Platform 51 was, until December 2010, known as the Young Women’s Christian Association (YWCA). The YWCA was formed in England in 1855. Since its creation, it has provided refuge and a variety of social and educational projects both in the UK and abroad, much of them extremely worthwhile. However, the name change is significant. As our society becomes more secular, it is increasingly common for religious and moral viewpoints to be recast in psychological terms. For example, as religious groups opposed to abortion realised that arguing against abortion on moral and religious grounds held declining relevance to today’s women, they began to emphasise the ‘detrimental impact’ of abortion on women’s mental health.

This trend can also be seen with Platform 51/YWCA. It is still concerned with many aspects of women’s behaviour, including such things as promiscuity, alcohol and drug abuse. However, whereas in a more religious past such behaviours may have been blamed on the sinful, immoral ways of the individuals concerned, today such sentiments hold little resonance. In this sense, the change of name, specifically the dropping of the Christian identification, indicates that the organisation’s hierarchy is attuned to the changing discourse of the twenty-first century. For Platform 51, behaviours it disapproves of are not blamed on the individual but are seen as a symptom of her underlying mental health problems. Redemption is no longer to be found through Christ but via the counsellor or therapist, and salvation is to be found by the achievement of good mental health.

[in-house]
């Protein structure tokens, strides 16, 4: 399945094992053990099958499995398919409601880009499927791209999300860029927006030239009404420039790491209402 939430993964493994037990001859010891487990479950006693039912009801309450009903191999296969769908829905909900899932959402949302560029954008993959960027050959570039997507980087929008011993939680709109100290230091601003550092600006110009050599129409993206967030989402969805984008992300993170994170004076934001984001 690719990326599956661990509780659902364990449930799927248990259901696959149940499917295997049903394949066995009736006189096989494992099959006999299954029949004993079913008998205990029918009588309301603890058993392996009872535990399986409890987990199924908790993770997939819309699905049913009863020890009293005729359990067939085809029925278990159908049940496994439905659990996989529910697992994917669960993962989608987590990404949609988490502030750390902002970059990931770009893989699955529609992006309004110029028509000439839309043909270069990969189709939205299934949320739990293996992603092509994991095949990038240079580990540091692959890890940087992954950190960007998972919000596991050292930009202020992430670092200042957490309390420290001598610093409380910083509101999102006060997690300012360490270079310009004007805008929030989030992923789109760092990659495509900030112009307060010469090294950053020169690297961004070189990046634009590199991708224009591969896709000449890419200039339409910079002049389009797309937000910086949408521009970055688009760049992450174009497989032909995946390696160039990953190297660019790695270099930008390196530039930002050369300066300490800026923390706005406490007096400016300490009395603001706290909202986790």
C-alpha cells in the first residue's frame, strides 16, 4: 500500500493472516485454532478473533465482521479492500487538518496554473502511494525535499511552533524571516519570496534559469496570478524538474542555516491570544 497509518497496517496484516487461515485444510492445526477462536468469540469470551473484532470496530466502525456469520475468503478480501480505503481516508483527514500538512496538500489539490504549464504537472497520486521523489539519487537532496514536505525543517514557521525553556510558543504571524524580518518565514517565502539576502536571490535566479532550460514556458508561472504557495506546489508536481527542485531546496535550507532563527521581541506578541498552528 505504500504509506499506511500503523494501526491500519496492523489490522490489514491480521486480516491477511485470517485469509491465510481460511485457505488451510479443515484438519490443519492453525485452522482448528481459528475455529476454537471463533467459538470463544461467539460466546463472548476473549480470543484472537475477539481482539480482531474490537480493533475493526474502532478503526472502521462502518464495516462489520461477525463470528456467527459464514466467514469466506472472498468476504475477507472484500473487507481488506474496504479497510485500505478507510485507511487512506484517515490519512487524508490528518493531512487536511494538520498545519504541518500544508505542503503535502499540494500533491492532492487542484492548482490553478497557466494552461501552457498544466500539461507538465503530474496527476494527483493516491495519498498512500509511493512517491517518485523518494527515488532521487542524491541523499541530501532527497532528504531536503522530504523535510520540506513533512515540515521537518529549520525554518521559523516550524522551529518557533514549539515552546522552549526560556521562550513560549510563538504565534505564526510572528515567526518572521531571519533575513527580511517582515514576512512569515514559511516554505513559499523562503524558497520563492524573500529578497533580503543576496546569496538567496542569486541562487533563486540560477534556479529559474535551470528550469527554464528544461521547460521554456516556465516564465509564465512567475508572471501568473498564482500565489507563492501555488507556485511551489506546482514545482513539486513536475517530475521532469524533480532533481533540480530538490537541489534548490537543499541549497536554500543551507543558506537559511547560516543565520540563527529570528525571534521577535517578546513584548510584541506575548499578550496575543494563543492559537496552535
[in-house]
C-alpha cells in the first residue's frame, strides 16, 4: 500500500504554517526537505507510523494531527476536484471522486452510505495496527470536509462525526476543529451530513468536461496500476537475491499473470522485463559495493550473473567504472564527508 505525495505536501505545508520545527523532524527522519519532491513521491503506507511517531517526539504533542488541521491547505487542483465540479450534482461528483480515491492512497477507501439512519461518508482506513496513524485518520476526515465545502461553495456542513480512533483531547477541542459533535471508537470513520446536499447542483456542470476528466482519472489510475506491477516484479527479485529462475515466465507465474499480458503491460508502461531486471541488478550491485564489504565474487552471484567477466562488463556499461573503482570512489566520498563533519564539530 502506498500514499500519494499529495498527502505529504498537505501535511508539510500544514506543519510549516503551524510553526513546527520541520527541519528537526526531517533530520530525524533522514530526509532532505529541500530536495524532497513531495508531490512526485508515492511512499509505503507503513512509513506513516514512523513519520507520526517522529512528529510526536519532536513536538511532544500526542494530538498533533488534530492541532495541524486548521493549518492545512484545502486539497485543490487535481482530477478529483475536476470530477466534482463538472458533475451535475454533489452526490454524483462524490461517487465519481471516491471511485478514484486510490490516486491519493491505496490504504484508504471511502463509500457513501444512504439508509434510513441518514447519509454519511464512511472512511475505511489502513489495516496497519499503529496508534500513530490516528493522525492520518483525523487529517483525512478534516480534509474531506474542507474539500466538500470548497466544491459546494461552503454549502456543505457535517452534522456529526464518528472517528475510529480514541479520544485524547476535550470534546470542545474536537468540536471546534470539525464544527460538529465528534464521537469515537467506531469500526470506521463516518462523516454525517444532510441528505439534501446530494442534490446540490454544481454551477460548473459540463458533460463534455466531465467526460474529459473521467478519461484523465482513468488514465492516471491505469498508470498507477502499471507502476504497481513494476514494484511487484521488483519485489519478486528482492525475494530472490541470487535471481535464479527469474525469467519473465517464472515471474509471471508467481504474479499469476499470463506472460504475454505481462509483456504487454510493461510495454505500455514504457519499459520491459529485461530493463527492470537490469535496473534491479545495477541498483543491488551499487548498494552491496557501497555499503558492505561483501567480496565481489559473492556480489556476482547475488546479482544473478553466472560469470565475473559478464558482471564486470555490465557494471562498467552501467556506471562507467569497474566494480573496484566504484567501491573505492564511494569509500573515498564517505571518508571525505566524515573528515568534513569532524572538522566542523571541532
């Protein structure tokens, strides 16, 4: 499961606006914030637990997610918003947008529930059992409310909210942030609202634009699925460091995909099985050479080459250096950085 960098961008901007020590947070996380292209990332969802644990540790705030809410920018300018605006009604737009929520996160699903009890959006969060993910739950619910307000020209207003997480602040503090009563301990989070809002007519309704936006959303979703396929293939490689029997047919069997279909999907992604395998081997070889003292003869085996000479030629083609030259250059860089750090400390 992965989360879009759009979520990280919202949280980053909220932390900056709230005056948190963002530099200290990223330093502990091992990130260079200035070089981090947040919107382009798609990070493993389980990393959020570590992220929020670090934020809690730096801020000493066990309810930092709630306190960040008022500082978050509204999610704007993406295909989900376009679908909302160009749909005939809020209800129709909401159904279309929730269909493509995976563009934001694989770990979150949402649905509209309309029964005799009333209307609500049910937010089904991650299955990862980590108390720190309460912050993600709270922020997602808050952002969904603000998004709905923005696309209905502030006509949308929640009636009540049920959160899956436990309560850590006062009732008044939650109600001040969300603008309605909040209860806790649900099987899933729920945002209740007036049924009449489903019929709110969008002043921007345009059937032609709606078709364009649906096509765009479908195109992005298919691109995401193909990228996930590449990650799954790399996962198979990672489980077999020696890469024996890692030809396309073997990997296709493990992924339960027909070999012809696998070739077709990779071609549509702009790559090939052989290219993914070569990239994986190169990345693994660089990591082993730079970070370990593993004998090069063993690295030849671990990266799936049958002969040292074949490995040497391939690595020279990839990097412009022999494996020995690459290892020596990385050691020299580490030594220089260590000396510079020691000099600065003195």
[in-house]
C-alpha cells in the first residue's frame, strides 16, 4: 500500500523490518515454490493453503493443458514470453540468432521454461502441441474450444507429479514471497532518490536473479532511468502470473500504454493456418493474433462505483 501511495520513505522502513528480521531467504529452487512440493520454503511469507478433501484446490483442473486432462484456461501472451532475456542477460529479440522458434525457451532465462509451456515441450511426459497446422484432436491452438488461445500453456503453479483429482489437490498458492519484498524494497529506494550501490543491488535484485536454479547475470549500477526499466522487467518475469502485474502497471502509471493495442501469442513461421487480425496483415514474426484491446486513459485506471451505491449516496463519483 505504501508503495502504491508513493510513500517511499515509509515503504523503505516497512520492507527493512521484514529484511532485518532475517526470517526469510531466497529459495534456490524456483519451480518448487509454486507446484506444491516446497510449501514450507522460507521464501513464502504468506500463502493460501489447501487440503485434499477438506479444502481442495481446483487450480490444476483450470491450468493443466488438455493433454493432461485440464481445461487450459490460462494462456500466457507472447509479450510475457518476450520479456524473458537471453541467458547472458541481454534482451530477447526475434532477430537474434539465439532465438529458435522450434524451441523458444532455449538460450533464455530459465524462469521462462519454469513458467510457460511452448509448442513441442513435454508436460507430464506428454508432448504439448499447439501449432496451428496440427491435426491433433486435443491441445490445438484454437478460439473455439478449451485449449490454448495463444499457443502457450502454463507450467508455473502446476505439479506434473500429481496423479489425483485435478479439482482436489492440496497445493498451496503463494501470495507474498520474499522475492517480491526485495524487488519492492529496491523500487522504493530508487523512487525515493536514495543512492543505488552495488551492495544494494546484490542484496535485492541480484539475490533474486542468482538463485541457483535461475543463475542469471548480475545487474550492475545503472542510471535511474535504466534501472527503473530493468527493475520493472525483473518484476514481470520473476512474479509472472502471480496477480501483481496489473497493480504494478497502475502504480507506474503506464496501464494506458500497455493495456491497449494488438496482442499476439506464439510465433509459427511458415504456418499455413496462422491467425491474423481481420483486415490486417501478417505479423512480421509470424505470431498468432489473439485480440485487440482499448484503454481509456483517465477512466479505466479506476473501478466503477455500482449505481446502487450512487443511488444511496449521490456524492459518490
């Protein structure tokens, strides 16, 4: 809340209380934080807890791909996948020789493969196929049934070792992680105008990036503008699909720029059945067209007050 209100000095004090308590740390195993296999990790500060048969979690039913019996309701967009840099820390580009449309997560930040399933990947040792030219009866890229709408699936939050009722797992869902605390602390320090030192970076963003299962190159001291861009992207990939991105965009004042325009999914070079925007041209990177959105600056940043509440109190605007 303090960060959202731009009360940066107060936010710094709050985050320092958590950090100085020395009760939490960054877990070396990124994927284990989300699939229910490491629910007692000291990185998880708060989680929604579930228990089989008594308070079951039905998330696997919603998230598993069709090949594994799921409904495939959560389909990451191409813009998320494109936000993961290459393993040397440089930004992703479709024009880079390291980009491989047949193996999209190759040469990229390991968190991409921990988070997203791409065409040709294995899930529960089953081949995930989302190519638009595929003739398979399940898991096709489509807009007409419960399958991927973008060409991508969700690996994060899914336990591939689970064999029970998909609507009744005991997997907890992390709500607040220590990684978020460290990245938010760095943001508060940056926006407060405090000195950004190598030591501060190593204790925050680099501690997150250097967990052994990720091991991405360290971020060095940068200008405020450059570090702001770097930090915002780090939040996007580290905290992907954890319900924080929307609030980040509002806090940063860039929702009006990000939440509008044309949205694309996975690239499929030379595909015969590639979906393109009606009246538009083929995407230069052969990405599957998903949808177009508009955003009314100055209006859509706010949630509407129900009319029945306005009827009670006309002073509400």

In another example of how well-attuned it is to the cultural zeitgeist, Platform 51 has appointed a new chief executive, Penny Newman. In her previous role, Newman was chief executive of the Jamie Oliver Foundation, an organisation set up by the eponymous health evangelist, whose moral crusade over the nation’s dietary habits quickly exposed his contempt for those who fail to heed his ‘wise’ words, with Oliver referring to them as ‘scrubbers’ ‘arseholes’ and ‘tossers’.

Health, both physical and mental, dominates public discourse today. Today’s sinner is the smoker, the drinker and the overweight. Government and both traditional and erstwhile religious groups are still concerned with the management of women’s behaviour, with curbing female ‘excess’ in such things as sex, alcohol and drugs. However, rather than directly condemn the behaviour, they portray it as symptomatic of an underlying pathology. This new moralism is, in many respects, worse than the old religious rhetoric. At least the ‘sinful’ woman was accorded agency and responsibility over her actions; her contemporary equivalent is instead cast as a passive victim of psychological trauma.

As church congregations decline, the YWCA may have given up on converting women to Christ. Platform 51, on the other hand, by casting 15.2million of the UK’s women as in need of professional psychological intervention, still requires them to accede to authority, only this time not to the priest but the therapist.

Ken McLaughlin is a senior lecturer in social work at Manchester Metropolitan University, England. His book Social Work, Politics and Society: From Radicalism to Orthodoxy is published by Policy Press.

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Topics Politics